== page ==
Ukraine gives Trump the corruption investigation he asked for
President Trump's schemes in Ukraine were even worse than we thought. His former lackey Lev Parnas spoke publicly for the first time Wednesday night about his role in the plot to blackmail the Ukrainian president into interfering in the 2020 election and provided new evidence about an apparent effort among Trump associates to harass, stalk, and perhaps even physically harm a sitting U.S. ambassador — Marie Yovanovitch, who was then serving in Ukraine.
America is learning what it's like to have a gangster president. But hey, at least Trump got the Ukraine investigation he always wanted — but instead of into the Biden family, it's into his own cronies. Whoops!
Rachel Maddow interviewed Parnas (a Trump supporter who has been indicted, along with his friend Igor Furman, for violating federal campaign finance law) on MSNBC Wednesday, while Anderson Cooper did so on CNN later. In both interviews, Parnas said he had been the point man for the blackmail conspiracy. He first came to then-Ukrainian President Petro Poroshenko in early 2019, promising meetings with Trump and his support for Poroshenko's reelection, if Ukraine would open an investigation into the Biden family. Then, after Volodymyr Zelensky defeated Poroshenko in the 2019 election, Parnas delivered the now-familiar blackmail threat.
But Parnas also clarified the blackmail threat wasn't only about the $400 million in military aid to Ukraine that Trump held hostage:
"It wasn't just military aid. It was all aid," Parnas tells @maddow. "Basically the relationships would be sour. We would stop giving them any kind of aid, unless... there were several demands at the point — the most important one was the announcement of the Biden investigation." pic.twitter.com/DYwDUofVnl
— MSNBC (@MSNBC) January 16, 2020
Naturally, the Trump administration claims Parnas is lying to get out of his own legal trouble. "Lev Parnas is under a multi-count indictment and will say anything to anybody who will listen in hopes of staying out of prison" a spokesman for Vice President Pence told CNN. But Parnas provided contemporaneous notes clearly outlining the scheme to the House Judiciary Committee (which released them to the public), proof that he was in close contact about the scheme with top Republican donors and Trump family friends, has been photographed many times with Trump, and has been a known associate of Rudy Giuliani for years.
Parnas also makes a good point that it would be bizarre for the president of Ukraine to take meetings with a random schlub like him if he weren't representing somebody powerful like President Trump. "Why would President Zelensky's inner circle or Minister Avakov or all these people or President Poroshenko meet with me? Who am I? They were told to meet with me," he told Maddow.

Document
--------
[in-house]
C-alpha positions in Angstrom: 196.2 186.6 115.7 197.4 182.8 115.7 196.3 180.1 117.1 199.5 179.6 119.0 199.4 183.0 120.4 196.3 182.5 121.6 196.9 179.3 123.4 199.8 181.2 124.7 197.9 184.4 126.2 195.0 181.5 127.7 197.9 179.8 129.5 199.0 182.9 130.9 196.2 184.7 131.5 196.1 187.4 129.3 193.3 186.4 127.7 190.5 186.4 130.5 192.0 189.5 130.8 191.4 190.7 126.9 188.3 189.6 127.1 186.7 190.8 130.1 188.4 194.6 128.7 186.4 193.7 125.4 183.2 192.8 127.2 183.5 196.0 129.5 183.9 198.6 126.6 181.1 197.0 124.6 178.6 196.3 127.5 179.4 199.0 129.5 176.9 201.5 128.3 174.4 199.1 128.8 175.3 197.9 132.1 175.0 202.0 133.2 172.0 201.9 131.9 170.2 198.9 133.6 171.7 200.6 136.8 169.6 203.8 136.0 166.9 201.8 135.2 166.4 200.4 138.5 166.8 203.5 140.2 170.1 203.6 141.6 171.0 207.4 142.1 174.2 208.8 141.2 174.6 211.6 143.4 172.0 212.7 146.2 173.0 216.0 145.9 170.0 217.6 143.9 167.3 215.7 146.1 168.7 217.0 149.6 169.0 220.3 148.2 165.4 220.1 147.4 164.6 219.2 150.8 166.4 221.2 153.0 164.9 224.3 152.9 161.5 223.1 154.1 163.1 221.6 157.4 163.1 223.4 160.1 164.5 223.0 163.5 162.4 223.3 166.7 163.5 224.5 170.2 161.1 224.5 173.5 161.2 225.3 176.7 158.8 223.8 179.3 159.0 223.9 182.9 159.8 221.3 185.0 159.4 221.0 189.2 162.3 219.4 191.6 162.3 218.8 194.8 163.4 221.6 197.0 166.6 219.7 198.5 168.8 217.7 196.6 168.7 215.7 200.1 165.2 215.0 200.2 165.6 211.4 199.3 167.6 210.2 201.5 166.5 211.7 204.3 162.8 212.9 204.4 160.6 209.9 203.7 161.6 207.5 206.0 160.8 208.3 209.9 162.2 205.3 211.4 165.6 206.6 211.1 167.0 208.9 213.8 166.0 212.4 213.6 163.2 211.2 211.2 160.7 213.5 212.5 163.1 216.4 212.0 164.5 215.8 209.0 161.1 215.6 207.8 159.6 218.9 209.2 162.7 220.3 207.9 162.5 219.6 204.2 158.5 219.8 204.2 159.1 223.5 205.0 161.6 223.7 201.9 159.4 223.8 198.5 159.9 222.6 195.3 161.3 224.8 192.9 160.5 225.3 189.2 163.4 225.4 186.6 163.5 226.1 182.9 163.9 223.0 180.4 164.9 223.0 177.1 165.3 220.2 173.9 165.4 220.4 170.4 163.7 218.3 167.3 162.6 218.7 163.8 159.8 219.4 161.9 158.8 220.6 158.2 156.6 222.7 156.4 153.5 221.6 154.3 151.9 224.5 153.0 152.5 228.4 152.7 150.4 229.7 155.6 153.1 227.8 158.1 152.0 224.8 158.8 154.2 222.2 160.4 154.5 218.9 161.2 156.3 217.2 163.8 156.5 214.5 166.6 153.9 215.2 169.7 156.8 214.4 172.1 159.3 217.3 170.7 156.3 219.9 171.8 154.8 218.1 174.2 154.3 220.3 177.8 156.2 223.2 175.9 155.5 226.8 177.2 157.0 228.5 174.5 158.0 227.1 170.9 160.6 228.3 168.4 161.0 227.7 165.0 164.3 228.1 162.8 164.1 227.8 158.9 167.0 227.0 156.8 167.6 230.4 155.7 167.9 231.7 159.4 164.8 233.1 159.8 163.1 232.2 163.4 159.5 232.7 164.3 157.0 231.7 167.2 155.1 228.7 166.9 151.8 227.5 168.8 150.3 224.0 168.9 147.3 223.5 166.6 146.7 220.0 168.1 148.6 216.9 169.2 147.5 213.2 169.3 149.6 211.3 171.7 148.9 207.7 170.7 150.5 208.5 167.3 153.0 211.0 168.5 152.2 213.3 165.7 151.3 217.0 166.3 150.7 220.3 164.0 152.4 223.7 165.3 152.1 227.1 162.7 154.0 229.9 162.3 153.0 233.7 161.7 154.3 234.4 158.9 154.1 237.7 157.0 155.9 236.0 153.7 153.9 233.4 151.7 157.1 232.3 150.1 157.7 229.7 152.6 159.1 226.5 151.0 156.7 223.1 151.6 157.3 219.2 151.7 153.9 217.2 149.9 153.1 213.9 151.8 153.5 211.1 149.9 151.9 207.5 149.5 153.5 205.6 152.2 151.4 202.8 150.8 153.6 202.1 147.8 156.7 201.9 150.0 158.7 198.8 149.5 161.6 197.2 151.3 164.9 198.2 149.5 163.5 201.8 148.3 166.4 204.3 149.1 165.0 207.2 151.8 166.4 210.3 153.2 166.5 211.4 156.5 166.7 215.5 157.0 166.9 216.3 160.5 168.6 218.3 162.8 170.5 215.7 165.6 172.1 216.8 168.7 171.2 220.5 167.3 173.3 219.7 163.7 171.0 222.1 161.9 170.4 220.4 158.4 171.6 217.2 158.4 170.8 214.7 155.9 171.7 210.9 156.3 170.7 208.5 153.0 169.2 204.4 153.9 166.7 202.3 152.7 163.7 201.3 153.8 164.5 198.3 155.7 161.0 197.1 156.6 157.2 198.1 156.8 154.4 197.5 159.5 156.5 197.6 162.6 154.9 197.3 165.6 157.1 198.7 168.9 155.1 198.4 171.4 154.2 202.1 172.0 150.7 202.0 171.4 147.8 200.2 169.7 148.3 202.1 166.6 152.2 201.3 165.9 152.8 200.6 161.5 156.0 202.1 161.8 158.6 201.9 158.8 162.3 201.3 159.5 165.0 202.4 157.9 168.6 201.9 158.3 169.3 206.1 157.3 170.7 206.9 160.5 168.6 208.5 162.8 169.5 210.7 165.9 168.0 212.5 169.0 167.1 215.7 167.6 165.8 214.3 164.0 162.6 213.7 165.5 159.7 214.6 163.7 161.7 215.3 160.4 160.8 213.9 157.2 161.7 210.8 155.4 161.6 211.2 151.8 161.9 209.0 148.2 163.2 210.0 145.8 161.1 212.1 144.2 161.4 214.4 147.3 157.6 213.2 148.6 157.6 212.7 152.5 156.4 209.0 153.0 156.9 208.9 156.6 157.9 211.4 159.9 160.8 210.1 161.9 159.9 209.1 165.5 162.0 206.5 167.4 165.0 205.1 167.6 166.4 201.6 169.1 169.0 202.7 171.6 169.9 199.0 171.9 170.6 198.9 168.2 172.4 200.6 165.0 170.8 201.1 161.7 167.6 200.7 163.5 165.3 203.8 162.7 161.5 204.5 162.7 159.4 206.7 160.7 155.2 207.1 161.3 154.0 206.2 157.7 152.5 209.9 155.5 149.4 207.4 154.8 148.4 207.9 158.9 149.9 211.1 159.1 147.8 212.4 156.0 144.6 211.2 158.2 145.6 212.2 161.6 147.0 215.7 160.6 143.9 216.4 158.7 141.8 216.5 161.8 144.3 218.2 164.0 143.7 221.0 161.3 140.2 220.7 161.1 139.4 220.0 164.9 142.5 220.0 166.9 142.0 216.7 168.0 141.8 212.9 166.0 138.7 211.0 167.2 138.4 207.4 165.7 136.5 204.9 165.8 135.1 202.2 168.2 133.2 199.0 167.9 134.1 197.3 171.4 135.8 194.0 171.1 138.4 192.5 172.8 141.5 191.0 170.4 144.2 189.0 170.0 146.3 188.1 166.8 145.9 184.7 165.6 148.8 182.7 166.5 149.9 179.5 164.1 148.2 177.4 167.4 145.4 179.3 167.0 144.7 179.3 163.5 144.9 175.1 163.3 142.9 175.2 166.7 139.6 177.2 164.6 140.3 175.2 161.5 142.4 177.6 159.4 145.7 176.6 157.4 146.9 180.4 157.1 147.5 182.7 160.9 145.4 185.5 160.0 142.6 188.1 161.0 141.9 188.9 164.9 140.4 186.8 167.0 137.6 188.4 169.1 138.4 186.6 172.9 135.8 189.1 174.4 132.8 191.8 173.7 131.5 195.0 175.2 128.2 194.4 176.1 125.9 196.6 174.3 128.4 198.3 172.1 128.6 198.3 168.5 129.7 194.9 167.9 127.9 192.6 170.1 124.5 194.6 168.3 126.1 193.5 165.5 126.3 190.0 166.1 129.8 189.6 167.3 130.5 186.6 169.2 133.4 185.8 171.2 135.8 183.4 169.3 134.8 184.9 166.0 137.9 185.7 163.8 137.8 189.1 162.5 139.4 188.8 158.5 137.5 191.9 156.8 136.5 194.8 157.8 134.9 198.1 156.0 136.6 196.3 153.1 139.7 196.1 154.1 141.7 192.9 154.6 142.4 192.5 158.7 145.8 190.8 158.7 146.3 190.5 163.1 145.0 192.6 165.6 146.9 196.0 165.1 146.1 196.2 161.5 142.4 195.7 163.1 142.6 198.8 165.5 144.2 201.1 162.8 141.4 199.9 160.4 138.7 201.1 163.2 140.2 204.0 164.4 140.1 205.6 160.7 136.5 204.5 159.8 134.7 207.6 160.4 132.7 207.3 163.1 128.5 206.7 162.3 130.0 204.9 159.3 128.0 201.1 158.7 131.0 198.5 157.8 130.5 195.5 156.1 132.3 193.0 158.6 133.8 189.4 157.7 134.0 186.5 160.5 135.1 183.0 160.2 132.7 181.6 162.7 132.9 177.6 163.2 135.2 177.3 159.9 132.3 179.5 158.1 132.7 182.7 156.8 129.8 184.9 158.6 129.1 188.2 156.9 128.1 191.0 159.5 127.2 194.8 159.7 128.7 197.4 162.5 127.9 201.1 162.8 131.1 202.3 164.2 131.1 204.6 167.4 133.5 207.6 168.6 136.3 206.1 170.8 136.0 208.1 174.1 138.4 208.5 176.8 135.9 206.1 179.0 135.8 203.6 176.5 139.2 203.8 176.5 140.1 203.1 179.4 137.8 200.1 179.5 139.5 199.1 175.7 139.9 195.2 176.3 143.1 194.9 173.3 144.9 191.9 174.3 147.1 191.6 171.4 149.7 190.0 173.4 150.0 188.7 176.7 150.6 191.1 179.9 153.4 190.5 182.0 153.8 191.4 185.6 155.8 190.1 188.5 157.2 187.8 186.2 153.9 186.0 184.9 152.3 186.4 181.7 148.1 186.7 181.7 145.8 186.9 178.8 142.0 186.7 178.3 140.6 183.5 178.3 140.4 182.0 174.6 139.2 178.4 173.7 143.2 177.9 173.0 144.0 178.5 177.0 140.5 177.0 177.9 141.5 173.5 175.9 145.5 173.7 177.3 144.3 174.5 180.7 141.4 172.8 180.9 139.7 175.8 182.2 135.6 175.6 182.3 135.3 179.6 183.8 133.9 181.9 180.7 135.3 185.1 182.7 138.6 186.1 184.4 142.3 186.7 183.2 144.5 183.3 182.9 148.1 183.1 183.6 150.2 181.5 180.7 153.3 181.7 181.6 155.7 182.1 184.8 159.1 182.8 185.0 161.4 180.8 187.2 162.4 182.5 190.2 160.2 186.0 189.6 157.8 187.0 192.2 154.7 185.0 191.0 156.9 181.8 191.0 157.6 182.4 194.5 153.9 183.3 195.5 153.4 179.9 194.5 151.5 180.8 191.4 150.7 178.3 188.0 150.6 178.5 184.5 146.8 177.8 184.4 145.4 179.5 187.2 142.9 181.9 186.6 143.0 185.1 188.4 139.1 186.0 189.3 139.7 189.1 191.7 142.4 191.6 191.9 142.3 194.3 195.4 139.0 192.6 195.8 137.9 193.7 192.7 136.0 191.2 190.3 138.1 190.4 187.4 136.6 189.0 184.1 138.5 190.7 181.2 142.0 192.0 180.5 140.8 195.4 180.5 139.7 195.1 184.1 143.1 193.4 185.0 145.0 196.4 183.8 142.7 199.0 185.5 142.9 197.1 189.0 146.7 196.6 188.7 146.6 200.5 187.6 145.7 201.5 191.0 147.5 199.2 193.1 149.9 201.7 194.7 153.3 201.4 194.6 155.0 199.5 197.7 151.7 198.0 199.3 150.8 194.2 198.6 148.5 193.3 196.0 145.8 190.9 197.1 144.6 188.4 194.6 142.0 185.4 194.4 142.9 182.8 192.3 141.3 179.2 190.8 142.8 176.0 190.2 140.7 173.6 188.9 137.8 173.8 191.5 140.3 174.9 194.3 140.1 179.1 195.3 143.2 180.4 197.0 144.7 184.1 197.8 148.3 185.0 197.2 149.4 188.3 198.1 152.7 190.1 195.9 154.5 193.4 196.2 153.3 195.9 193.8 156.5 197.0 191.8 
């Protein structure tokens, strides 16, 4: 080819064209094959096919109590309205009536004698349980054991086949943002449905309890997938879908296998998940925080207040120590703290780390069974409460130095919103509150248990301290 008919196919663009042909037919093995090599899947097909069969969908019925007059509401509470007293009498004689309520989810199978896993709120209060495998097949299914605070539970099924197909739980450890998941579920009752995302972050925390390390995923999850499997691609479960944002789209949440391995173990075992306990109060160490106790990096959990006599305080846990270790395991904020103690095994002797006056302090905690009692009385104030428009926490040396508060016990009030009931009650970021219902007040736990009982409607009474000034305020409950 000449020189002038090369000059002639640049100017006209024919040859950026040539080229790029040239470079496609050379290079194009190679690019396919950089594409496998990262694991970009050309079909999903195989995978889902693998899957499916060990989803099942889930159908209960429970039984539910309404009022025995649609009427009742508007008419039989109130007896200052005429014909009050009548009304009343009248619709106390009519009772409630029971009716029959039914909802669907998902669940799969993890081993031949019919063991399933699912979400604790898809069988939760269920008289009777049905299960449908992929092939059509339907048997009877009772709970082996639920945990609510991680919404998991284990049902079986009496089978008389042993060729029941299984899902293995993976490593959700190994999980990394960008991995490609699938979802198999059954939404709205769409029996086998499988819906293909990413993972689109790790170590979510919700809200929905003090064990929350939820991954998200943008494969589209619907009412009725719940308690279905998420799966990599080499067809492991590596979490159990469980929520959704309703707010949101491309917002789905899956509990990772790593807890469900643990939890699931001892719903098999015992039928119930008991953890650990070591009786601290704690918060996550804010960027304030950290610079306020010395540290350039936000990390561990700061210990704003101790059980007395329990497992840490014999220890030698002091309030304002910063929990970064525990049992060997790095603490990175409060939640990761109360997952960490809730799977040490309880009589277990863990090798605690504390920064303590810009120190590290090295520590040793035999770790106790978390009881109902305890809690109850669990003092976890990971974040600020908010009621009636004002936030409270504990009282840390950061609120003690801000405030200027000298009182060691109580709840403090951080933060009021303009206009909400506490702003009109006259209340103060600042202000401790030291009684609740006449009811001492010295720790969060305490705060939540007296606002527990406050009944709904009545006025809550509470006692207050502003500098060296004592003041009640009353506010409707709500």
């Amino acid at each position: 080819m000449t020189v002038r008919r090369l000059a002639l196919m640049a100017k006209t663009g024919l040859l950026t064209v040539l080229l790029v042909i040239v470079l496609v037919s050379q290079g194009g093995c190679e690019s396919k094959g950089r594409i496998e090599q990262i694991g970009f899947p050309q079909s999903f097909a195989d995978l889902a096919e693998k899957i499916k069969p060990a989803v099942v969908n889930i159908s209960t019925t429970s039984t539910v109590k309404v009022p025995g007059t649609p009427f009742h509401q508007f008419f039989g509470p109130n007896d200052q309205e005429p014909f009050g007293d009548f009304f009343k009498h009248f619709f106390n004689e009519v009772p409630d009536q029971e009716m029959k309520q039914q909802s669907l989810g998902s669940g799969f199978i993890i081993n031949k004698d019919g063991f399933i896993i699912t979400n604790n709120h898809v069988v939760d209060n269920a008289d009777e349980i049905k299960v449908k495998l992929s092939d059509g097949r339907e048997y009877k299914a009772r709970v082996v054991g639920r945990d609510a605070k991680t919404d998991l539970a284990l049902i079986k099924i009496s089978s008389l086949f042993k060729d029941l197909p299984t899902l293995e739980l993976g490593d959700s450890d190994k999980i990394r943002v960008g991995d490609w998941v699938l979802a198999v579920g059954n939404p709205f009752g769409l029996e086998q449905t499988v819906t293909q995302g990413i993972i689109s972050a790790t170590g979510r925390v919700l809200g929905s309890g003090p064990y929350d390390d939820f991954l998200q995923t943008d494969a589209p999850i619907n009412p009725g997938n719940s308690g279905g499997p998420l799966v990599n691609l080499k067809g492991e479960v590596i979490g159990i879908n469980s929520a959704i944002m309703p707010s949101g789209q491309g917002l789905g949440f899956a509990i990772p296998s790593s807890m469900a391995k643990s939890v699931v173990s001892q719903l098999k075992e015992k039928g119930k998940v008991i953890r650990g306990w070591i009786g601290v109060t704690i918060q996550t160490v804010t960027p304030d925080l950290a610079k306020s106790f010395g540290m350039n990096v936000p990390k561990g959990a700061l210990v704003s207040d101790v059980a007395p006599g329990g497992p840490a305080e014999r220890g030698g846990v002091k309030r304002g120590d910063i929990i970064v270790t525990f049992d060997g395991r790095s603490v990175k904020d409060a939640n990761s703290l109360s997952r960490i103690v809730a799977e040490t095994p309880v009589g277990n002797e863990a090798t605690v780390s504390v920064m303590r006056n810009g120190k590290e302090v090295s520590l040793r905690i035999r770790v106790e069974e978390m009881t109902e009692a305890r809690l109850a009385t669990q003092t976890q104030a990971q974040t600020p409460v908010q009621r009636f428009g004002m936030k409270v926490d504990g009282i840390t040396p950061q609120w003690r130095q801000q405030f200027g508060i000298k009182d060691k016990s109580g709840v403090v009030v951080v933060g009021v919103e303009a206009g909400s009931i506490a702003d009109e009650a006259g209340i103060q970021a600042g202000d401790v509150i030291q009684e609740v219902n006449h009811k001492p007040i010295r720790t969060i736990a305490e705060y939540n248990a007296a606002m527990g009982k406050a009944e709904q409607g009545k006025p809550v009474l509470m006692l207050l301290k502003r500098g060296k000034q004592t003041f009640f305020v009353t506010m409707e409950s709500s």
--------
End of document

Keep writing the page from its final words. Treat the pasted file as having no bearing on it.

In sum, it's one more piece of first-hand testimony to add to the enormous pile proving Trump did indeed try to blackmail Ukraine.
The alleged plot to get rid of former Ambassador to Ukraine Marie Yovanovitch was, if anything, much weirder and more disturbing. Parnas also turned over documents and text message exchanges revealing apparent surveillance and even personal threats against Yovanovitch when she was serving in Ukraine.
Trump and his cronies viewed Yovanovich as an obstacle to their blackmail plot (and their efforts to exculpate Russia from interfering in the 2016 election), and Trump eventually fired her last year. In the memorandum the White House released describing the infamous call between Trump and Zelensky, Trump noted his displeasure with Yovanovitch, and predicted "she's going to go through some things." Parnas provided WhatsApp messages between himself and a man named Robert F. Hyde — a central casting Trumpworld character who is running for Congress in Connecticut — suggesting that Hyde had hired people to follow Yovanovitch and hack into her electronics. "The guys over they asked me what I would like to do and what is in it for them," Hyde wrote in one message. "They are willing to help if we/you would like a price … Guess you can do anything in the Ukraine with money … what I was told." (Hyde claims he was drunk when he sent the texts, while Parnas says he was only humoring him.)
So now finally the Ukrainian government has opened an investigation into the alleged surveillance of Yovanovitch. Law enforcement there released a statement saying the messages imply Yovanovitch was "under illegal surveillance and her electronic gadgets were interfered [with] by the private persons at the request of the US citizens," which would violate Ukrainian law as well as the treaty which protects diplomatic communications. The FBI has visited Hyde's home, and the chair of the Connecticut Republican Party has requested Hyde end his campaign.
It's unclear yet whether Hyde's texts were just empty boasting or not. But it's fair to conclude that the Trump administration attracts thieves and two-bit criminals like a rotting horse carcass attracts flies. He should be removed from office at the earliest possible date.